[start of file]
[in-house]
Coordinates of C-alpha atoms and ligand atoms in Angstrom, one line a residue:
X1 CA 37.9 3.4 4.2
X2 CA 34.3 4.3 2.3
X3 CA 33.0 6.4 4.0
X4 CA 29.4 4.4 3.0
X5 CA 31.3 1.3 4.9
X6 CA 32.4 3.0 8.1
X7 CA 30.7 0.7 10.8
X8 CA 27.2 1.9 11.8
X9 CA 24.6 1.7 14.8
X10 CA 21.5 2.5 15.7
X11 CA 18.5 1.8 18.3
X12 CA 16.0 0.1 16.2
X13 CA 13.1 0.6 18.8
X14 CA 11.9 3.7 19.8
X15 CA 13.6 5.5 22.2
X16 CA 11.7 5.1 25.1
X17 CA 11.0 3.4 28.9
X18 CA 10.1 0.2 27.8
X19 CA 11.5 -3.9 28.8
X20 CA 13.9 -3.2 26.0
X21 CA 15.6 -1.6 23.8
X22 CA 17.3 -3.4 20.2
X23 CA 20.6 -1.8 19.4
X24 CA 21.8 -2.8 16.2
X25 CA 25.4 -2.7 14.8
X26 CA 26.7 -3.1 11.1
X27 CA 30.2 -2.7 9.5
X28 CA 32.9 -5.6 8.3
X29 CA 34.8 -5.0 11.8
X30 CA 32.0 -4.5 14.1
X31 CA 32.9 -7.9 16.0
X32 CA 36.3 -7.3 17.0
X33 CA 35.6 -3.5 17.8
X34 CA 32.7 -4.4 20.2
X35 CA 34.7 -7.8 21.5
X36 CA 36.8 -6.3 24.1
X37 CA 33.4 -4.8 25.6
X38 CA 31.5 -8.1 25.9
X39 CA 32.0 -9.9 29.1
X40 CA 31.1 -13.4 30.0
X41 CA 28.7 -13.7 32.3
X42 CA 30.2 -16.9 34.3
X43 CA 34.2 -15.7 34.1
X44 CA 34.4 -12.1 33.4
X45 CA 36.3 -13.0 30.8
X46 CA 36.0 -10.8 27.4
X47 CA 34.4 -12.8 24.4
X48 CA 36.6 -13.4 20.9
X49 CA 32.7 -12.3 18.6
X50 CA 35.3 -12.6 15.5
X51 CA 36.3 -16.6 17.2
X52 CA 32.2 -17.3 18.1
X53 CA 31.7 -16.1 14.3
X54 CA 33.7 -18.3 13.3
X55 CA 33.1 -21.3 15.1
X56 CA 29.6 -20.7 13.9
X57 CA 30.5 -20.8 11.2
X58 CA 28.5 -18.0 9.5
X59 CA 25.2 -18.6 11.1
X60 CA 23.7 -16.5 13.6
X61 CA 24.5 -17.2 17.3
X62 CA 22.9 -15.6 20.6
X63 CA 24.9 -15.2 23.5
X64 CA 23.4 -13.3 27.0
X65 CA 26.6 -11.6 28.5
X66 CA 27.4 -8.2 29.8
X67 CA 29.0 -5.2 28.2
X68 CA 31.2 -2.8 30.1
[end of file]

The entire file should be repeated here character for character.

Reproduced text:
[in-house]
Coordinates of C-alpha atoms and ligand atoms in Angstrom, one line a residue:
X1 CA 37.9 3.4 4.2
X2 CA 34.3 4.3 2.3
X3 CA 33.0 6.4 4.0
X4 CA 29.4 4.4 3.0
X5 CA 31.3 1.3 4.9
X6 CA 32.4 3.0 8.1
X7 CA 30.7 0.7 10.8
X8 CA 27.2 1.9 11.8
X9 CA 24.6 1.7 14.8
X10 CA 21.5 2.5 15.7
X11 CA 18.5 1.8 18.3
X12 CA 16.0 0.1 16.2
X13 CA 13.1 0.6 18.8
X14 CA 11.9 3.7 19.8
X15 CA 13.6 5.5 22.2
X16 CA 11.7 5.1 25.1
X17 CA 11.0 3.4 28.9
X18 CA 10.1 0.2 27.8
X19 CA 11.5 -3.9 28.8
X20 CA 13.9 -3.2 26.0
X21 CA 15.6 -1.6 23.8
X22 CA 17.3 -3.4 20.2
X23 CA 20.6 -1.8 19.4
X24 CA 21.8 -2.8 16.2
X25 CA 25.4 -2.7 14.8
X26 CA 26.7 -3.1 11.1
X27 CA 30.2 -2.7 9.5
X28 CA 32.9 -5.6 8.3
X29 CA 34.8 -5.0 11.8
X30 CA 32.0 -4.5 14.1
X31 CA 32.9 -7.9 16.0
X32 CA 36.3 -7.3 17.0
X33 CA 35.6 -3.5 17.8
X34 CA 32.7 -4.4 20.2
X35 CA 34.7 -7.8 21.5
X36 CA 36.8 -6.3 24.1
X37 CA 33.4 -4.8 25.6
X38 CA 31.5 -8.1 25.9
X39 CA 32.0 -9.9 29.1
X40 CA 31.1 -13.4 30.0
X41 CA 28.7 -13.7 32.3
X42 CA 30.2 -16.9 34.3
X43 CA 34.2 -15.7 34.1
X44 CA 34.4 -12.1 33.4
X45 CA 36.3 -13.0 30.8
X46 CA 36.0 -10.8 27.4
X47 CA 34.4 -12.8 24.4
X48 CA 36.6 -13.4 20.9
X49 CA 32.7 -12.3 18.6
X50 CA 35.3 -12.6 15.5
X51 CA 36.3 -16.6 17.2
X52 CA 32.2 -17.3 18.1
X53 CA 31.7 -16.1 14.3
X54 CA 33.7 -18.3 13.3
X55 CA 33.1 -21.3 15.1
X56 CA 29.6 -20.7 13.9
X57 CA 30.5 -20.8 11.2
X58 CA 28.5 -18.0 9.5
X59 CA 25.2 -18.6 11.1
X60 CA 23.7 -16.5 13.6
X61 CA 24.5 -17.2 17.3
X62 CA 22.9 -15.6 20.6
X63 CA 24.9 -15.2 23.5
X64 CA 23.4 -13.3 27.0
X65 CA 26.6 -11.6 28.5
X66 CA 27.4 -8.2 29.8
X67 CA 29.0 -5.2 28.2
X68 CA 31.2 -2.8 30.1